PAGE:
The Russian government – anxious to show that it's taking the deadly bombings in Volgograd seriously – released video of the president and the prime minister meeting to discuss the Kremlin's response. But CBS News correspondent Elizabeth Palmer reports that it's the pictures of the terrorist attacks – and the proximity to Sochi – that will grab headlines.
The first bomb went off in Volgograd's main railway station. A security camera caught the moment of the explosion. Witnesses say it was a suicide attack.
Then - less than 24 hours later - another bomb blew up a Volgograd bus. No one has yet claimed responsibility but Chechen rebels are the main suspects.
And the main target -- the Sochi Winter Olympics.
In a video message in July,
the Chechen rebel leader, Dokka Umarov, called on his fighters to stop the Games
from being held on what he called "Muslim lands."
Zarate noted that Chechen rebels are famous for using "black widows" – widows of fighters who become suicide attackers. Zarate noted that females brought down two airliners in 2004 (one, ironically, was headed to Sochi) and a woman was involved in the Volgograd attack two months ago.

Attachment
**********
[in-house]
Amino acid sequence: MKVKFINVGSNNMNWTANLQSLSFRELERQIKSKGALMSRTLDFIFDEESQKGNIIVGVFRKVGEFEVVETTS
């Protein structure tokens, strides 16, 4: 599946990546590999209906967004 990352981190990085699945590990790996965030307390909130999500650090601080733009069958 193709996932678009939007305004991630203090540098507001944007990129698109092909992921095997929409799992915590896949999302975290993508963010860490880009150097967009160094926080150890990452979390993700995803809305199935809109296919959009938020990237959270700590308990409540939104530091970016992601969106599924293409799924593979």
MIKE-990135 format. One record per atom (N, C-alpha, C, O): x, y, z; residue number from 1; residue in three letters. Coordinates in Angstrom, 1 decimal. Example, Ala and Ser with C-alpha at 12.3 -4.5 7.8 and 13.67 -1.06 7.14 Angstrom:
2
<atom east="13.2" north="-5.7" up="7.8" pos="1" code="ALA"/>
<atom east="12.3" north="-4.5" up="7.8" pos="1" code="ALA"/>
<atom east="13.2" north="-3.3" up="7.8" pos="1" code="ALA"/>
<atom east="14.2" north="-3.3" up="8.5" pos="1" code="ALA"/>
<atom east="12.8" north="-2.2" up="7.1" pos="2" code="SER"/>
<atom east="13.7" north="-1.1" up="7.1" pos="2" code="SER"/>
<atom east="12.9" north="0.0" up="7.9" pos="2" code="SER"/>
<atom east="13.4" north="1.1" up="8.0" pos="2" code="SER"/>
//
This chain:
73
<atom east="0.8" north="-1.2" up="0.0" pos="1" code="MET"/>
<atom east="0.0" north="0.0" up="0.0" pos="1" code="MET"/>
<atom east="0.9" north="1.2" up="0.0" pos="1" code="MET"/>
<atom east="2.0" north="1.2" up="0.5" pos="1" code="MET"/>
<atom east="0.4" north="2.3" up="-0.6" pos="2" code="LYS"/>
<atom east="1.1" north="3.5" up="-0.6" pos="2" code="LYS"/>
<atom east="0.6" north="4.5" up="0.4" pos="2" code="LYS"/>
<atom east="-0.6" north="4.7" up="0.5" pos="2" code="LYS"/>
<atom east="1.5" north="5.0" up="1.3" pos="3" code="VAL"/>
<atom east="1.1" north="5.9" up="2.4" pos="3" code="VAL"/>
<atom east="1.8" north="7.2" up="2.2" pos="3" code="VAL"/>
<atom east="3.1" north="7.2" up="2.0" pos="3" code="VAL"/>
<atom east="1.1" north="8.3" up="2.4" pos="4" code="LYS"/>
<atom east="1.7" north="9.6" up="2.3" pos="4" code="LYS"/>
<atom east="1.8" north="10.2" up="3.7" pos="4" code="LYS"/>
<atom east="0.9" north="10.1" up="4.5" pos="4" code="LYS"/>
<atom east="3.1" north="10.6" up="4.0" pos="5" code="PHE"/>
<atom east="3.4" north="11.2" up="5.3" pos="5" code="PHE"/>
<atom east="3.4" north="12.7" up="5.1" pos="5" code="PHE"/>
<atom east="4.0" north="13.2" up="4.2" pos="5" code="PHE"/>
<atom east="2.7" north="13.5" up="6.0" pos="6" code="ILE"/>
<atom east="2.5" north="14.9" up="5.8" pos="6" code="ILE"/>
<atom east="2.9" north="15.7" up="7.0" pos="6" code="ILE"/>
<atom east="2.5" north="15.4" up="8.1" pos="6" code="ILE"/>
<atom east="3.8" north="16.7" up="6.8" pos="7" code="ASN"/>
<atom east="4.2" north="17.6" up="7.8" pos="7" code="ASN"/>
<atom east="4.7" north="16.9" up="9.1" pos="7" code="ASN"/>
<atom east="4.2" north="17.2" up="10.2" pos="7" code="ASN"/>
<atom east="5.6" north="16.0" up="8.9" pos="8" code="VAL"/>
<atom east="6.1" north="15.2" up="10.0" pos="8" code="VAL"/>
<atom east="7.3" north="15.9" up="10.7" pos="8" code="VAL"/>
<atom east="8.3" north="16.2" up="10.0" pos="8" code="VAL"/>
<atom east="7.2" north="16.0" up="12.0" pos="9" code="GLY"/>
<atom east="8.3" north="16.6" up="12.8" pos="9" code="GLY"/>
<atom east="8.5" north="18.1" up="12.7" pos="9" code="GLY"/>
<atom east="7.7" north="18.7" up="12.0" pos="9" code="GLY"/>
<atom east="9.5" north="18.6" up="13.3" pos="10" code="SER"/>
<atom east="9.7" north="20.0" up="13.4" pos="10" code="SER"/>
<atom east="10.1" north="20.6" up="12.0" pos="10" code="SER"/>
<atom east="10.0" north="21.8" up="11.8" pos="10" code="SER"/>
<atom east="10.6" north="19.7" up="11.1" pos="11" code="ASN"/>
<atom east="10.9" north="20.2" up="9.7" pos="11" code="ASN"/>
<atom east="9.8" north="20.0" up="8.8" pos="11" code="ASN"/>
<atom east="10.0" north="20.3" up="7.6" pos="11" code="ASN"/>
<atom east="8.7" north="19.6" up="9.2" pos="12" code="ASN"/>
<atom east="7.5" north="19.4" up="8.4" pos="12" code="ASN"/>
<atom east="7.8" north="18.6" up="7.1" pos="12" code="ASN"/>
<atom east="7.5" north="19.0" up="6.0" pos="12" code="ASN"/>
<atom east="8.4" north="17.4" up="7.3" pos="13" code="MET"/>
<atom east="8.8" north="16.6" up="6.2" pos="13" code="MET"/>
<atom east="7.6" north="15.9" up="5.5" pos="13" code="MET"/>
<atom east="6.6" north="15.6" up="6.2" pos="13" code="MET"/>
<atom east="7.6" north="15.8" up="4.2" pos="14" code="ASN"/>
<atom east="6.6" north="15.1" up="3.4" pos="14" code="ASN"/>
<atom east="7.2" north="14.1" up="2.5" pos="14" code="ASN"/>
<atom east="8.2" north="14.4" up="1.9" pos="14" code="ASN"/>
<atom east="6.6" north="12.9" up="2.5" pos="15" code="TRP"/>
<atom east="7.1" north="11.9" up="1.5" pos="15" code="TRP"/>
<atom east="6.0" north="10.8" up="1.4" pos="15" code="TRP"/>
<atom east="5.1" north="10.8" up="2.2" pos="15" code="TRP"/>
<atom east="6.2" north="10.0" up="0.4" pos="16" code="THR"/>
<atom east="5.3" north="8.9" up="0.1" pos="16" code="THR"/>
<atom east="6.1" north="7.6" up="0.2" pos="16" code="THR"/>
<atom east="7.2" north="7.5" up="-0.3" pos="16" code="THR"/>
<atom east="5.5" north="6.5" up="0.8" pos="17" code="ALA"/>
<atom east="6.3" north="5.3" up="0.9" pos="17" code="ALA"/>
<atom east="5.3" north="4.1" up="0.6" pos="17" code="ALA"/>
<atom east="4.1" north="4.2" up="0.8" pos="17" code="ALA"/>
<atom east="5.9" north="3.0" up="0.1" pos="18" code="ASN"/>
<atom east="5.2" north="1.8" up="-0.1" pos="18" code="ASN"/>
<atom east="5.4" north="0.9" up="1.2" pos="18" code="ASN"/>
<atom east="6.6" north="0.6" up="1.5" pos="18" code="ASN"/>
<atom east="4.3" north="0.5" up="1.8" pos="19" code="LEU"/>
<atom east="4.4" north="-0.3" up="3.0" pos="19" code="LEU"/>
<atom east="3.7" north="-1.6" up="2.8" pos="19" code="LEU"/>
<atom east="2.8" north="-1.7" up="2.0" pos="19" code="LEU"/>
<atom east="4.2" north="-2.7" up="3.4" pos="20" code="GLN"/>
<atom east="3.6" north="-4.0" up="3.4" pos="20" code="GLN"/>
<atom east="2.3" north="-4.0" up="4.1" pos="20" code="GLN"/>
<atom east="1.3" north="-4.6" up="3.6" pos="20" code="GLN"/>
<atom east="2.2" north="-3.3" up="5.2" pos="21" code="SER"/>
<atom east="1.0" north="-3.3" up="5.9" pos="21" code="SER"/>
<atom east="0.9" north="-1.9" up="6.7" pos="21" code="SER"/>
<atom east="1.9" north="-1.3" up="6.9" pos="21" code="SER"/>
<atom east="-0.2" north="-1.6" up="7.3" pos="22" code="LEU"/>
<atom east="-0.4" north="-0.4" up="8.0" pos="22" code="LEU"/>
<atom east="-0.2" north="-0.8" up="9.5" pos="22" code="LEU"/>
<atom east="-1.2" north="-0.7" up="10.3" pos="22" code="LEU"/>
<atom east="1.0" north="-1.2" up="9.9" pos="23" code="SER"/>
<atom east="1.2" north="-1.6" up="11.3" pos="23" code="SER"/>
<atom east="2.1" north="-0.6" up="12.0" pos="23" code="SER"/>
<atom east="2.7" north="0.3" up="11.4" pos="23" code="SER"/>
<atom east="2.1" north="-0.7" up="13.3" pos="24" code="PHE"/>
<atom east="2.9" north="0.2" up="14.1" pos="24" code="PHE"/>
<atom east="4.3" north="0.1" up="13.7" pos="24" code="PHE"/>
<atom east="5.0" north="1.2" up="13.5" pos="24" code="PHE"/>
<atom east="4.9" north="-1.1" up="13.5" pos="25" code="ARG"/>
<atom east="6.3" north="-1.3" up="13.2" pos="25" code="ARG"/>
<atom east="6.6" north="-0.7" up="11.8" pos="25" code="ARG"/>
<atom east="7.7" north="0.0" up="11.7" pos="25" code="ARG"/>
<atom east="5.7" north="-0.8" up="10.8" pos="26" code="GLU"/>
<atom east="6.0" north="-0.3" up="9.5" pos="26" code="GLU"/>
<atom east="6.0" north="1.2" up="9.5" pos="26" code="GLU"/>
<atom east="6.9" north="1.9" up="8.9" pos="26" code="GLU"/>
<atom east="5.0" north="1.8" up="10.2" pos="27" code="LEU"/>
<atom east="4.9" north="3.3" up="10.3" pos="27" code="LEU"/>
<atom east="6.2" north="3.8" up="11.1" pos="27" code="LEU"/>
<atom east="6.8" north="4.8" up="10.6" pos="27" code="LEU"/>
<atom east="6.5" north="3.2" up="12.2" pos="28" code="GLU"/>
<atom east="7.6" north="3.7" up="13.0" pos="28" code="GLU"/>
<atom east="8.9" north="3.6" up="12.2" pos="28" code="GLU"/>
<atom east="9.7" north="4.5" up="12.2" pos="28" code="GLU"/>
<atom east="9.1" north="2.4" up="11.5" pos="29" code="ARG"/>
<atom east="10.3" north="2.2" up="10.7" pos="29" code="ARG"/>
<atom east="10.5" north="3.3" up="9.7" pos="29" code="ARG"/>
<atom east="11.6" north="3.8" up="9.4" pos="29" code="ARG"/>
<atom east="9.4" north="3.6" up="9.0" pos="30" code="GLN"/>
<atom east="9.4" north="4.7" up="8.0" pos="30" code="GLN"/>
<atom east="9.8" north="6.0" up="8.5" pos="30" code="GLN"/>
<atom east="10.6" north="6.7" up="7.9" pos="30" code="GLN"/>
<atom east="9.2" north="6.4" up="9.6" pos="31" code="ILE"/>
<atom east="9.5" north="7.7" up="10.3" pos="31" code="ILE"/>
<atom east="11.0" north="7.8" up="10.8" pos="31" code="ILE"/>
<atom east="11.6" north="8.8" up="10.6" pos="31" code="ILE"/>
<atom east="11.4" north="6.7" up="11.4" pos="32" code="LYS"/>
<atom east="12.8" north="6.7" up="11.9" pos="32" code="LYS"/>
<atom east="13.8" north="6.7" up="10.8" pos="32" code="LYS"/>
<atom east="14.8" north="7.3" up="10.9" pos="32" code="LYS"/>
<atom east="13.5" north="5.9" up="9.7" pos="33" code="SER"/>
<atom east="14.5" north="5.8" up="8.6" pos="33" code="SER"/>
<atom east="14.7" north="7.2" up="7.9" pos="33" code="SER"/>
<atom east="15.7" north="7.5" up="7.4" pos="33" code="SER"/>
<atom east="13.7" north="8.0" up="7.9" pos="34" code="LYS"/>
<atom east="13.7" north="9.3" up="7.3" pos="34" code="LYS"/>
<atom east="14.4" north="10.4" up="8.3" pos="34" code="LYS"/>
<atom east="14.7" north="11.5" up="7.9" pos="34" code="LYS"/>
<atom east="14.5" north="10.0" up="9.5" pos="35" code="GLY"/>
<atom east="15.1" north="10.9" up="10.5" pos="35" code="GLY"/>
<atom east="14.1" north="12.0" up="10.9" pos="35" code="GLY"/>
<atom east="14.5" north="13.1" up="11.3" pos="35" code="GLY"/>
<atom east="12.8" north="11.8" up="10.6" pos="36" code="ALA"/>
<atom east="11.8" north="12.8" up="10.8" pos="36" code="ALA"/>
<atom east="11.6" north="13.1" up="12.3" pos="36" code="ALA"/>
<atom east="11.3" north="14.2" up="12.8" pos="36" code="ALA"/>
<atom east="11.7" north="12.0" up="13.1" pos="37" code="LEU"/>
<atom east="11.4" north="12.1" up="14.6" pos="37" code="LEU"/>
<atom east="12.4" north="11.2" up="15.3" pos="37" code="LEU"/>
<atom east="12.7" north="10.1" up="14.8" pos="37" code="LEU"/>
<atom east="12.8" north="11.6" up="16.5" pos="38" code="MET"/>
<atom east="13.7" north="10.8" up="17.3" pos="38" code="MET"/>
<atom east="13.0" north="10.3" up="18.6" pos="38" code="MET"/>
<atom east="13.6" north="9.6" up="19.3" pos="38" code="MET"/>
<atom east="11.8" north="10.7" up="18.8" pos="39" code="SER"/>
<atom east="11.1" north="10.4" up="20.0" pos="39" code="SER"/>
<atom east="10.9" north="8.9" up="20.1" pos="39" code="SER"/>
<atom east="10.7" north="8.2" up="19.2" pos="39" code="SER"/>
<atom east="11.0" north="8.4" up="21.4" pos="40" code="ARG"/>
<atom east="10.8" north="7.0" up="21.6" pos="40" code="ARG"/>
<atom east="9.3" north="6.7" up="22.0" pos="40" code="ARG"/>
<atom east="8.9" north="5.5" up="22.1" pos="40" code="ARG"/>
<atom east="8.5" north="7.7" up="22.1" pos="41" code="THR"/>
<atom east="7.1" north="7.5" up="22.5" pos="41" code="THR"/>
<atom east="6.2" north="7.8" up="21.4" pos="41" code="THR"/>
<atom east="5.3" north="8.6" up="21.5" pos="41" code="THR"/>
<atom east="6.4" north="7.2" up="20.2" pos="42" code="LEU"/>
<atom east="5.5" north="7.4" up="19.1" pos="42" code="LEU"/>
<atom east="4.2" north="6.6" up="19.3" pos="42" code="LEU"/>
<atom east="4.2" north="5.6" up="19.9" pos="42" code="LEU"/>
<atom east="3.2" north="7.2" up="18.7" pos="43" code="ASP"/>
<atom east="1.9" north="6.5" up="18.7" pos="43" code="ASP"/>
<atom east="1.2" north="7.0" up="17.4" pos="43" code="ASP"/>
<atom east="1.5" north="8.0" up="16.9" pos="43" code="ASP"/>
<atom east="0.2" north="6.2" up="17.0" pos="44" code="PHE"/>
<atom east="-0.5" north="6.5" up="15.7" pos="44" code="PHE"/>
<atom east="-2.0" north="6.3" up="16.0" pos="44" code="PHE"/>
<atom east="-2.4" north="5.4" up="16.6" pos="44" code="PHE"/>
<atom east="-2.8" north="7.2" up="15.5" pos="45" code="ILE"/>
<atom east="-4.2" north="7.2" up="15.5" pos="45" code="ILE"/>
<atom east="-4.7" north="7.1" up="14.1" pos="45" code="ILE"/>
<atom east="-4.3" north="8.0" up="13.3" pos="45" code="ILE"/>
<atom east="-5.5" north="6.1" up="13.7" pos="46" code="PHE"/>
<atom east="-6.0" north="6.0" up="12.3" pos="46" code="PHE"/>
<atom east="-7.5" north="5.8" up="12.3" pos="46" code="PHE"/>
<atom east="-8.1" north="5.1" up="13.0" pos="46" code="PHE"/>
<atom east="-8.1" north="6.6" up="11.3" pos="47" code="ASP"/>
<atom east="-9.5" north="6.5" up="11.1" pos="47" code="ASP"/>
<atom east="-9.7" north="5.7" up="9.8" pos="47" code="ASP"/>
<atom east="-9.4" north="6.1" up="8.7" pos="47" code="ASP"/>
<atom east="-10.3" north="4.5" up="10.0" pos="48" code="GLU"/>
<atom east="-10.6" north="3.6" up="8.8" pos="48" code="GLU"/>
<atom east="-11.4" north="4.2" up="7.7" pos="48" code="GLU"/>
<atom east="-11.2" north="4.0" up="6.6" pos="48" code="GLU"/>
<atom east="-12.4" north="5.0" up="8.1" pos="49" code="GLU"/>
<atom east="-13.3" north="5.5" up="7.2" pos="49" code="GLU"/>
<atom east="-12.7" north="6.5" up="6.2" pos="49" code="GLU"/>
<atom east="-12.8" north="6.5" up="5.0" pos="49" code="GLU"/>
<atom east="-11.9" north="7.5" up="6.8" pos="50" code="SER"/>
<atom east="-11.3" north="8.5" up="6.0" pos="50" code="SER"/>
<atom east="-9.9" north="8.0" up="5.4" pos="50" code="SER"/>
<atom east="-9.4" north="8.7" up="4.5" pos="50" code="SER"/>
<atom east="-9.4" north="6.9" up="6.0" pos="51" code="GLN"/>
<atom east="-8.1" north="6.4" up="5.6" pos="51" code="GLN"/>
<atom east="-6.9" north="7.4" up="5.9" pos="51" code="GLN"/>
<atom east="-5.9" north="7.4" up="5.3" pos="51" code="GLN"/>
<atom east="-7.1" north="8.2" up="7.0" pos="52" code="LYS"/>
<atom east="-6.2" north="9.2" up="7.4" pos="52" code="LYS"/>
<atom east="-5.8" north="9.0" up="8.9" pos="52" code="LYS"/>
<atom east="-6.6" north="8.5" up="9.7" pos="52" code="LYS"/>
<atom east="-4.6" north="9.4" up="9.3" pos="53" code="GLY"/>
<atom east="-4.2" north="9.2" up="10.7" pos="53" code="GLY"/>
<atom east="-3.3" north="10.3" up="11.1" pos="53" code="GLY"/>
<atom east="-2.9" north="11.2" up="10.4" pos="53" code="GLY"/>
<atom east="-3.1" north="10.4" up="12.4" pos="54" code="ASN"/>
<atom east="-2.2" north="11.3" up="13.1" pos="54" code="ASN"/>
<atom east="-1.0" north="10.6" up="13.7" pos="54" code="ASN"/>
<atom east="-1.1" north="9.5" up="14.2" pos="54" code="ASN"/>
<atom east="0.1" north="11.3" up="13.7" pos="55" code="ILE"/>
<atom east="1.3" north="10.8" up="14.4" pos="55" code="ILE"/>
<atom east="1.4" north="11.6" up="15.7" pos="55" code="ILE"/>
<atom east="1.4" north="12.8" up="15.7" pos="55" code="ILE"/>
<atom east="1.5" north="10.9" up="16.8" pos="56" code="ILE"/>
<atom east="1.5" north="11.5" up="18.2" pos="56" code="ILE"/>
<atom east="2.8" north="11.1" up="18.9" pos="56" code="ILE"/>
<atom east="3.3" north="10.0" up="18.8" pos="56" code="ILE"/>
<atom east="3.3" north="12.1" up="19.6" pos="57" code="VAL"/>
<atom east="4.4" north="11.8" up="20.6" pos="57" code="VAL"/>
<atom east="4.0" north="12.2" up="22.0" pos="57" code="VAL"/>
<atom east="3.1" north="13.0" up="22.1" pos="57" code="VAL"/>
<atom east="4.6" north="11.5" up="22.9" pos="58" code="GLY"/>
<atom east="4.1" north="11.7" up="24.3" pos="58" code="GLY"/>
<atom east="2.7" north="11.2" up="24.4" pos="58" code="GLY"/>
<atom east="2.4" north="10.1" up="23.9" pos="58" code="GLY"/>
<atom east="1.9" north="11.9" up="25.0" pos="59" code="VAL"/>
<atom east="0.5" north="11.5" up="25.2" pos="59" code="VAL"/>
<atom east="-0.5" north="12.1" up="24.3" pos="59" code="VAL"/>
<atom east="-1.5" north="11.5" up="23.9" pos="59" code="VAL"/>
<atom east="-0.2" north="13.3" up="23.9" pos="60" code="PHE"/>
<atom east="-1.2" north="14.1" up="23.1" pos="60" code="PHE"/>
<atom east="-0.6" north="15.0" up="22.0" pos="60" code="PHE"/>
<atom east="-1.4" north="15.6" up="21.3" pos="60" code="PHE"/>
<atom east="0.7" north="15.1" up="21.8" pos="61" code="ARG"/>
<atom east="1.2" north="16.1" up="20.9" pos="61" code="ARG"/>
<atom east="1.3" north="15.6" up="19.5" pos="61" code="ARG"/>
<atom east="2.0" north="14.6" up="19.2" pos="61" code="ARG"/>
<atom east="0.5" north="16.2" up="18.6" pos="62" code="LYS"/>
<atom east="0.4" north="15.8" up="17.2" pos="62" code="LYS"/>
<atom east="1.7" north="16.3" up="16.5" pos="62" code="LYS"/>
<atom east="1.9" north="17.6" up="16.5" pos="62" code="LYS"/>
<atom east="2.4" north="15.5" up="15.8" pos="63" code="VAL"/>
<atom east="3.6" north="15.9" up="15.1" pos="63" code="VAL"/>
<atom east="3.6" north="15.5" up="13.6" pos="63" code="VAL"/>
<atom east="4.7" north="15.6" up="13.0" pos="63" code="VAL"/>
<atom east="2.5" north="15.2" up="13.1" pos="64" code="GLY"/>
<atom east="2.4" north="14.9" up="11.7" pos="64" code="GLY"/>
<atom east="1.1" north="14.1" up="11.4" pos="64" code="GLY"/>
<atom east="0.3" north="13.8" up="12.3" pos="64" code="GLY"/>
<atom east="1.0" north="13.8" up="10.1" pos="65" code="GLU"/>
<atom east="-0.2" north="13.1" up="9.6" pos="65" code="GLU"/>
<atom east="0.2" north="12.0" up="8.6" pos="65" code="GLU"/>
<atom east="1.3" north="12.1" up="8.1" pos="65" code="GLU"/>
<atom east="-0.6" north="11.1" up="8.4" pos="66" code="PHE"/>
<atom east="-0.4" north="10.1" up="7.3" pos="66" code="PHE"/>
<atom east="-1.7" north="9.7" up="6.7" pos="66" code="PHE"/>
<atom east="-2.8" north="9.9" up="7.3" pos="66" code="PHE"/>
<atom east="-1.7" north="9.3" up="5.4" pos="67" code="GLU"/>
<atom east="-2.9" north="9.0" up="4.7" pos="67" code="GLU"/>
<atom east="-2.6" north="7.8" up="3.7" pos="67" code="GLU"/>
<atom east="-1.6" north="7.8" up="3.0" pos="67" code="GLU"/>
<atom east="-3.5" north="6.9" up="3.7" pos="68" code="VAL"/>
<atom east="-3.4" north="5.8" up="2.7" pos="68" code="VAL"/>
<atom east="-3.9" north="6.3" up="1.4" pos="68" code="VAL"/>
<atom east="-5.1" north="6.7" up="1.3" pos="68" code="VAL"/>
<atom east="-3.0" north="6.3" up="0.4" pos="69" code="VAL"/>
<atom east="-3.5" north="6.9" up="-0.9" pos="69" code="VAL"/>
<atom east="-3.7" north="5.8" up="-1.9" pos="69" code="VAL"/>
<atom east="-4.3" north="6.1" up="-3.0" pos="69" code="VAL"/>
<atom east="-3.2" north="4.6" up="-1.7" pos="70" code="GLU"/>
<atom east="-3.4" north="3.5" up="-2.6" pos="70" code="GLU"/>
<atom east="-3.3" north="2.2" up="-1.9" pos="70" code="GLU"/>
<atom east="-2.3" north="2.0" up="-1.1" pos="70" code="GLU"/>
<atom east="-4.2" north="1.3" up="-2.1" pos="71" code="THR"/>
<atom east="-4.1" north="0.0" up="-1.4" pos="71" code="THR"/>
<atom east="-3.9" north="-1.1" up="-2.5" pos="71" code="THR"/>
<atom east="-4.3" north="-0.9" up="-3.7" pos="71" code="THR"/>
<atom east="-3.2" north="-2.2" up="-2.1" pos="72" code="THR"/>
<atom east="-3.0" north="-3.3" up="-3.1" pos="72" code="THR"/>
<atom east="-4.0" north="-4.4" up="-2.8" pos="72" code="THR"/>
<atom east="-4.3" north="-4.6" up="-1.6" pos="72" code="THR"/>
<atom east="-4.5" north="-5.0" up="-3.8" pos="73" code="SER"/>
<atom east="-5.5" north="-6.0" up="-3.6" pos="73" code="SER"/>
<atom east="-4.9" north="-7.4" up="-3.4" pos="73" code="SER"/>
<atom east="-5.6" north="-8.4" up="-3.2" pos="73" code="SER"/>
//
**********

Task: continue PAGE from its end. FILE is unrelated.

"I think everyone now needs to be even more concerned about the terrorist threat that has reached the Russian heartland and is growing closer not only to the Sochi Olympics but is also affecting the transportation hubs that are so important to the Olympics," Zarate said.
This fall, Russia's president Vladimir Putin lit the Olympic torch in Red Square and promised the safest Olympics ever.
But Andrew Weiss, senior Russia scholar with the Carnegie Institute, says he may not be able to deliver.
"I think the Russians are going to be continuing on a war footing, trying to do whatever they can to send a reassuring message to the international community - that they've got this under control, the problem is they've been saying that for the better part of 15-20 years," Weiss said.
U.S. officials and analysts the world over are growing more concerned about Russia’s ability to control security during the Olympics, Zarate reports. While security in Sochi itself will be incredibly strong, Zarate reports terrorist leaders in the Caucus’ and other unstable regions have talked about hitting softer targets nearby like Volgograd.
The history of Chechen terrorism in Russia is a long one. Everybody remembers the 2002 theater siege in Moscow and the school hostage taking in Beslan two years later.
But the attacks have continued, mostly in southern Russia. Two months ago a suicide bomber blew up a Volgograd bus in an attack very similar to this morning's. The attack took place only an hour's plane ride from Sochi - where the Olympics are due to start in just over a month.
"The situation's obviously not under control," Weiss said. "And it's anyone's guess what's going to happen at the Games themselves."